Amusements of Yesteryear

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A zoo in the Mission?  Water slides in the Richmond?  As early as the 1890s, there was no shortage of places to seek thrills and fun in San Francisco, though almost no trace of these attractions exist today. Here’s a few of the spots where San Franciscans used to go to have fun:

  • The original and once-exclusive home of the It’s-It ice cream sandwich, Playland, also known as Chutes At the Beach, was an amusement park at Ocean Beach that operated from the 1910s-1972.  Visitors could enjoy rides like the Big Dipper, the Aeroplane Swing, and the Ship of Joy, as well as a 68-horse carousel, a fun house with a Laughing Sal, game booths, and an enormous camera obscura (which still exists today near the Cliffhouse).
  • If you weren’t in the mood for sugar and adrenaline, you could visit another seaside institution not far from Playland, the Sutro Baths.  Operating from 1896-1966, the Baths were a gigantic indoor pool complex with six salt water pools ranging from ice-cold to 80 degrees.  Less of a lap pool and more of a place to play in the salt water, you could enter the pools through slides, by swinging on trapezes or rings, or by jumping off one of the many diving boards.  Non-swimmers and spectators could watch from the stadium-style seating.
  • Over in the Mission in the late 1870s, you might spend a sunny weekend day exploring Woodward’s Gardens, located on a four-acre plot of land near Mission and 15th streets.  For 25 cents you could take in live animal attractions, including bears, lions, monkeys, wolves and kangaroos, as well as the extensive collection of taxidermy animals (seen in the slideshow above) arranged in curious groupings not found in nature.  As if that weren’t enough, there was an extensive aquarium, four art museums, an art gallery, a rollerskating rink, hot air balloon rides, and various live performances, including acrobatics and other feats.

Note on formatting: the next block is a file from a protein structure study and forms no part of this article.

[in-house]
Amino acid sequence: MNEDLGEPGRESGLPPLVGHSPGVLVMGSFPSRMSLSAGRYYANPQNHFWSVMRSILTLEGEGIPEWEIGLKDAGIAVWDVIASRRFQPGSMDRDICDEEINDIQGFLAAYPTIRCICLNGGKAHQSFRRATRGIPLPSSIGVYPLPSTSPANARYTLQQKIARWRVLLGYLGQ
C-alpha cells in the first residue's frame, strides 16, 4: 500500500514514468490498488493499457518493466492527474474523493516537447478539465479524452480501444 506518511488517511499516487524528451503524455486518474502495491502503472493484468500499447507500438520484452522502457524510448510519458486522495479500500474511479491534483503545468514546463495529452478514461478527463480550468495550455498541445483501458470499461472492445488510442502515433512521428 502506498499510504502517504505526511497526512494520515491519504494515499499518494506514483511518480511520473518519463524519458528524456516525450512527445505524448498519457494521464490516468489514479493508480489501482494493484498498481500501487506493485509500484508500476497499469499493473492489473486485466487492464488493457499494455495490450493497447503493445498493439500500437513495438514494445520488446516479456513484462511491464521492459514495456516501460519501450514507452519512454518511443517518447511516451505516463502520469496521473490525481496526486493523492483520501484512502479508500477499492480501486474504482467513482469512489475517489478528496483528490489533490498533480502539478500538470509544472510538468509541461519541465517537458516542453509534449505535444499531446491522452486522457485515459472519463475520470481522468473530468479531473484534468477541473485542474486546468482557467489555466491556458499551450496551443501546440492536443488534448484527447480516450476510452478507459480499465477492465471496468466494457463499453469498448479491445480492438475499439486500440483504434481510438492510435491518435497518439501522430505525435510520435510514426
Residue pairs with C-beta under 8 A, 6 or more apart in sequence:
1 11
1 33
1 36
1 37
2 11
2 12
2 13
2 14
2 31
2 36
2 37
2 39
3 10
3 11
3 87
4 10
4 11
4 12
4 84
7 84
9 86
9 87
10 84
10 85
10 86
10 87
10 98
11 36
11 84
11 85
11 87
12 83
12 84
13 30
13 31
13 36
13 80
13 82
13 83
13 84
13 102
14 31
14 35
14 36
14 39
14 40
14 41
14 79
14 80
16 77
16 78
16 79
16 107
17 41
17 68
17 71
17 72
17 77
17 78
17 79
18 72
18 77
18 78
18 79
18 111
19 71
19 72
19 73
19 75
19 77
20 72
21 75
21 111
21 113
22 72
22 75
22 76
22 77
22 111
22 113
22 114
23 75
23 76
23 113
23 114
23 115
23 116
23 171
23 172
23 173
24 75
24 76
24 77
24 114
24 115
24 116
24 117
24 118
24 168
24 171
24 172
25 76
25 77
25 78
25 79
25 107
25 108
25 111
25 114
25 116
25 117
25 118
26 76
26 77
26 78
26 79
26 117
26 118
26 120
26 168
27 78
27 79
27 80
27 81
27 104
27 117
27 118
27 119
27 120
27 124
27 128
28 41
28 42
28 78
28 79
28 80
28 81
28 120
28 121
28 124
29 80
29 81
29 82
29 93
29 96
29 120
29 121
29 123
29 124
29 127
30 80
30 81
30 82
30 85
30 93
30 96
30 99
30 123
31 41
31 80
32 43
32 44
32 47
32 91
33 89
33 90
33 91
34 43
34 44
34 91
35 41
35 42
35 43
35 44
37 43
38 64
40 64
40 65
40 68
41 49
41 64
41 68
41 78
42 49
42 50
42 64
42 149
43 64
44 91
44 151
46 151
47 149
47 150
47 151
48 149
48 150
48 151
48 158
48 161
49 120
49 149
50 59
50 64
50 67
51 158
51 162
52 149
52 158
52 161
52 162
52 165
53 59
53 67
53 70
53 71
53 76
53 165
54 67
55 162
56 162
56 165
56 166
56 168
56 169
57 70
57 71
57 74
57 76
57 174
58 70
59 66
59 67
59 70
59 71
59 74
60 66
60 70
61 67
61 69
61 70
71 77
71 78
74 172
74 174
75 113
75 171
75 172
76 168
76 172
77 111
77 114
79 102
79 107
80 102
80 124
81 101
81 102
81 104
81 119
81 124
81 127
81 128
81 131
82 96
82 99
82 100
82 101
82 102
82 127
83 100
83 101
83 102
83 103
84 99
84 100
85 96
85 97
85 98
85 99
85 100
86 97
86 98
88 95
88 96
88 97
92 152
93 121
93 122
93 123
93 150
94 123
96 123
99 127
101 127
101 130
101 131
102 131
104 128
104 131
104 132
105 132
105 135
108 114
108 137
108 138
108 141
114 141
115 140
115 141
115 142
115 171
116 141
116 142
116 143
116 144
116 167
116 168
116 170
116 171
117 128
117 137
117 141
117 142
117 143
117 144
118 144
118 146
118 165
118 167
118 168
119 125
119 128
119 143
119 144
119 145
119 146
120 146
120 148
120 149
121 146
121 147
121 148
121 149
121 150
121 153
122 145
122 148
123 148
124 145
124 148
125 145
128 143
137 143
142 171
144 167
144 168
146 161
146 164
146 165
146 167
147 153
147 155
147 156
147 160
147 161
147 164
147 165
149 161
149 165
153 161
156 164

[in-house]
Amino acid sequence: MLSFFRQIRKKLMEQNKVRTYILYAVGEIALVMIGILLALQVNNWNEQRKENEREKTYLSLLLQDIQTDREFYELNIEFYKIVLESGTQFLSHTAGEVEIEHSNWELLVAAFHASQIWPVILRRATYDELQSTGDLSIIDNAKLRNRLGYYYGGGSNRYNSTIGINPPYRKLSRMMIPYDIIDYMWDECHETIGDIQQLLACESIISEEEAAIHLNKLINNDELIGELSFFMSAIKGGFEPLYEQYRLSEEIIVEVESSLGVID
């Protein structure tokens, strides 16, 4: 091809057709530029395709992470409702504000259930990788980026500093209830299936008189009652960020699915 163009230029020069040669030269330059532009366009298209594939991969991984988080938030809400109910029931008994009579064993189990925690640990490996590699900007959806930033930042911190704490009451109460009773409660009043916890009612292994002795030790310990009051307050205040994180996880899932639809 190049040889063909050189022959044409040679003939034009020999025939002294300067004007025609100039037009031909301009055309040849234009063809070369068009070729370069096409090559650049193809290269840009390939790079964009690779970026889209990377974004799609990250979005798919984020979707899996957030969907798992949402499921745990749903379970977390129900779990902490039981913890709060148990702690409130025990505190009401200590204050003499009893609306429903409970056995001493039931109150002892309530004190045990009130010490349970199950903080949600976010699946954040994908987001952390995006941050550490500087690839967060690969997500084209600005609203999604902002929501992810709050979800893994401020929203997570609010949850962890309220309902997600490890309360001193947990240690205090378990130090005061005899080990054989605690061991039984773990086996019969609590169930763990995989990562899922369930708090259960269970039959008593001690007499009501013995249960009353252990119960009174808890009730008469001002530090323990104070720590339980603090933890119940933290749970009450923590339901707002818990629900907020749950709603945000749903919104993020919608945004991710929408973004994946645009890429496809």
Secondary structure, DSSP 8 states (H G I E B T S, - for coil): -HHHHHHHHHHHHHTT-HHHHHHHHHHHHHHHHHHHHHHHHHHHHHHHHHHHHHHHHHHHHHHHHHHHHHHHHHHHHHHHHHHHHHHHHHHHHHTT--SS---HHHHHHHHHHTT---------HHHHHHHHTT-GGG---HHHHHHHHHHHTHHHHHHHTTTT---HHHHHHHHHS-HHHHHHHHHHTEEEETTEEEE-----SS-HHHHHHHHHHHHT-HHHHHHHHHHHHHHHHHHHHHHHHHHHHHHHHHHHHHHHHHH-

• Finally, if thrills were what you sought, you could visit any of the Chutes locations that cropped up around the city in the early 1900s.  For a dime you could take an elevator to the top of a tower, where 8-person boats awaited to plunge you at break-neck speed to the man-made lake at the bottom.

1-3: The Chutes at The Beach (a.k.a. Playland at the Beach)

4-6: Sutro Baths

7-9: Various Chutes

10-17: Woodward Gardens

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About bancroftlibrary

The Bancroft Library is the primary special collections library at the University of California, Berkeley. It is one of the largest and most heavily used libraries of manuscripts, rare books, and unique materials in the United States.
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